Winnebago Man

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Winnebago Man
Winnebago man ver2.jpg
Theatrical release poster
Directed by Ben Steinbauer
Produced by Joel Heller
Malcolm Pullinger
Ben Steinbauer
Written by Malcolm Pullinger
Ben Steinbauer
Starring Jack Rebney
Ben Steinbauer
Keith Gordon
Nick Prueher
Joe Pickett
Douglas Rushkoff
Charlie Sotelo
Cinco Barnes
Alan Berliner
Mike Mitchell
Alexsey Vayner
Music by Lyman Hardy
Andrew Hoke
Taylor Holland
Cinematography Bradley Beesley
Berndt Mader
Edited by Malcolm Pullinger
Distributed by Kino International
Release dates
  • March 14, 2009 (2009-03-14) (SXSW)
  • July 9, 2010 (2010-07-09) (United States)
Running time 85 minutes
Country United States
Language English

Winnebago Man is a 2009 American documentary feature film directed by Ben Steinbauer that follows the Internet phenomenon created by a series of twenty-year-old outtakes from a Winnebago sales video featuring profane outbursts from the salesperson, Jack Rebney.

Originally intended as an inside joke, the video spread across the globe first on VHS tape then via YouTube and other online video sites, earning the salesman the title of "The Angriest Man in the World". The documentary explores the story of the clip’s origin and how, two decades later, it affects the man who never even knew it existed.

Synopsis[edit]

The documentary starts with Steinbauer's obsession with a widely circulated viral video featuring outtakes from an RV commercial shoot, centered around a cantankerous pitchman who regularly becomes outraged and flustered, cursing in colorful mannerisms. Steinbauer researches the video, and discovers that it had been circulating on VHS long before it appeared on the Internet.

With the help of a private detective, Steinbauer ultimately tracks down the infamous "Winnebago Man": Jack Rebney. Steinbauer visits Rebney at his home in a remote mountain area in California. Steinbauer is surprised to find Rebney to be calm, congenial, and articulate — in contrast to the angry, profane man on the famous video. Rebney claims to be indifferent about the video and its popularity on the Internet. Steinbauer returns home disappointed.

But soon, Rebney begins contacting Steinbauer, and admits that he had not been candid in their first encounter. He reveals that he has long been angry about the video and its notoriety because he does not want to be remembered that way. Steinbauer learns that Rebney was once a news broadcaster who left the industry embittered by the decline in real news and the rise of opinion-based news and punditry; additionally, Rebney reveals that he now has strong political opinions that he wants to share. Rebney invites Steinbauer for a second visit, but before this takes place, local papers report that Rebney had gone missing for a time while taking a walk. When Steinbauer makes his second visit to Rebney's home, a now openly cantankerous Rebney explains that he is now blind.

Rebney gives a series of often profane, but articulate, interviews to Steinbauer. He refuses to discuss personal matters, but instead wants to make political speeches about subjects that make him angry, such as Dick Cheney and Walmart. Eventually, Steinbauer convinces Rebney to attend the Found Footage Festival in San Francisco. There, fans have lined up for a sold-out screening of the original video featuring Rebney. The fans describe Rebney's positive impact on them. During the screening, the Festival organizers invite Rebney onstage as a special guest, where he wittily engages the audience. After the screening, Rebney meets several fans who request autographs and express to him how viewing the old footage cheers them up after a hard day.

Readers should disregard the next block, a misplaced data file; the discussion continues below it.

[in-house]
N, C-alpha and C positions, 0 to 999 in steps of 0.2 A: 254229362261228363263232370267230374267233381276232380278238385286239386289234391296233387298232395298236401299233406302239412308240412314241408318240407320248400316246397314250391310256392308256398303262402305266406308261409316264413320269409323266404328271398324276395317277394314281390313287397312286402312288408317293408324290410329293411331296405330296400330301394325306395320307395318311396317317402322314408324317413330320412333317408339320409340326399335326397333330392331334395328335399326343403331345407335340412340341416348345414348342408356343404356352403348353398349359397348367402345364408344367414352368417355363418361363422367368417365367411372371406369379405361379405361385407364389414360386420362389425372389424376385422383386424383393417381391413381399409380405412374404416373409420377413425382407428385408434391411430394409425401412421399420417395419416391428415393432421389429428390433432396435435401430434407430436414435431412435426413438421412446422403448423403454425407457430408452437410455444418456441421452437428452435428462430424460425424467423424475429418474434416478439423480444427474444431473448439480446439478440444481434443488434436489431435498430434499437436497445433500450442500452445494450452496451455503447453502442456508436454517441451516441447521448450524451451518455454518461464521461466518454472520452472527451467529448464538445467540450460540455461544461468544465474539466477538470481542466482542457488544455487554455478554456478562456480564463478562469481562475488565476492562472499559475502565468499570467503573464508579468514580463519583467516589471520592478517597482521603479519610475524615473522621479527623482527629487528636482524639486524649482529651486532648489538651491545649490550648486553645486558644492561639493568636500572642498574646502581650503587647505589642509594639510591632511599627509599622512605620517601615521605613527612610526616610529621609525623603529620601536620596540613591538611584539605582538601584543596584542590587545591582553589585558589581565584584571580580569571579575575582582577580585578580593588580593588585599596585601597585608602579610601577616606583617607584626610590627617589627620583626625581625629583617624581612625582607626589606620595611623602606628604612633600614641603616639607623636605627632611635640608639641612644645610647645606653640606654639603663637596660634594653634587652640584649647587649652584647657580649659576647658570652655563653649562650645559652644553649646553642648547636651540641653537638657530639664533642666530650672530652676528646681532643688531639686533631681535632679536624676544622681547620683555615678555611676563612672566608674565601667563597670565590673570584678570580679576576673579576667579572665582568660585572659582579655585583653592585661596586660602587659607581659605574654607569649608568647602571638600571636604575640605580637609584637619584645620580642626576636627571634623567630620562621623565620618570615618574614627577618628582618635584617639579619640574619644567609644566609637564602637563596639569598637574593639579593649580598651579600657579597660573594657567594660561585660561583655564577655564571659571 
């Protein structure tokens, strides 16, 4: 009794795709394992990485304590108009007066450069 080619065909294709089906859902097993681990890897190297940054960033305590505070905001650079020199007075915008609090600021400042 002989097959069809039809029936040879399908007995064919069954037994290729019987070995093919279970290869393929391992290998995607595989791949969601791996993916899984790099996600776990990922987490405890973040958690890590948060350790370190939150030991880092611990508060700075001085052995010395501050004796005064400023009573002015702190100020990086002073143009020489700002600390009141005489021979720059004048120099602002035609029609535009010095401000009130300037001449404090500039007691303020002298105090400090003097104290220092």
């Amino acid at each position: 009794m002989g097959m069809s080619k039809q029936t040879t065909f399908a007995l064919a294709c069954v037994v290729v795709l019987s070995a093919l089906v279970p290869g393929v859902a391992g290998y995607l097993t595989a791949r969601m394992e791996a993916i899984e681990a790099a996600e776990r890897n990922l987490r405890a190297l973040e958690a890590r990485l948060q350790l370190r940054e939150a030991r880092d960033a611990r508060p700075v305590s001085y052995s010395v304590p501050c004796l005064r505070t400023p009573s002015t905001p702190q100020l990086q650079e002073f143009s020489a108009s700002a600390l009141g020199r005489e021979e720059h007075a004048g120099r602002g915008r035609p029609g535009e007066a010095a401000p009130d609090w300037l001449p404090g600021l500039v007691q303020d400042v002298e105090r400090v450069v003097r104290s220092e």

Later that night, Rebney muses to an old friend that his fans are more intelligent than he anticipated. The next day, the filmmakers and Rebney's friend drive him back home. There, Rebney's friend tells him, "You made a lot of people happy this weekend." Rebney replies by acknowledging that he takes some small degree of pride in how, for many people, he represents the human condition in the face of adversity.

Distribution[edit]

The film premiered at The South by Southwest Film Festival in Austin, Texas on March 14, 2009.[1][2]

Kino International (Kino Lorber) acquired US theatrical and home video rights in March 2010, and released the film nationally in US theaters on July 9, 2010, and on DVD on November 2, 2010.[3][4] The movie opened theatrically at the Landmark Sunshine Cinema in New York, before expanding nationally.[5]

KinoSmith acquired Canadian US theatrical, television and home video rights in May 2010 and released the film nationally in Canadian theaters on September 10, 2010, and on DVD on November 9, 2010.[6][7]

A sixty-minute version of Winnebago Man was aired in the UK on BBC Four on August 30, 2010 as part of the Storyville series of documentaries.

On August 12, 2011, Winnebago Man premiered on the Internet for free viewing in the United States for two weeks at Hulu and SnagFilms.[8]

Jack Rebney's voice from the Winnebago Man film was extensively sampled in the song "Slam the Door" and its remixes by Zedd.

Awards[edit]

Ben Steinbauer, Jack Rebney, and Michael Moore at the film's premiere in July 2010

Winnebago Man was also in the official selection for IDFA and Sheffield Doc/Fest.

The Austin Film Critics Association named Winnebago Man the Best Austin Film for 2010.[14][15]


Critical Response[edit]

Winnebago Man was released to critical acclaim. On review aggregate Rotten Tomatoes the film holds a 91% "certified fresh" rating with an average 7.1/10 score, based on 58 reviews.[16]

See also[edit]

References[edit]

External links[edit]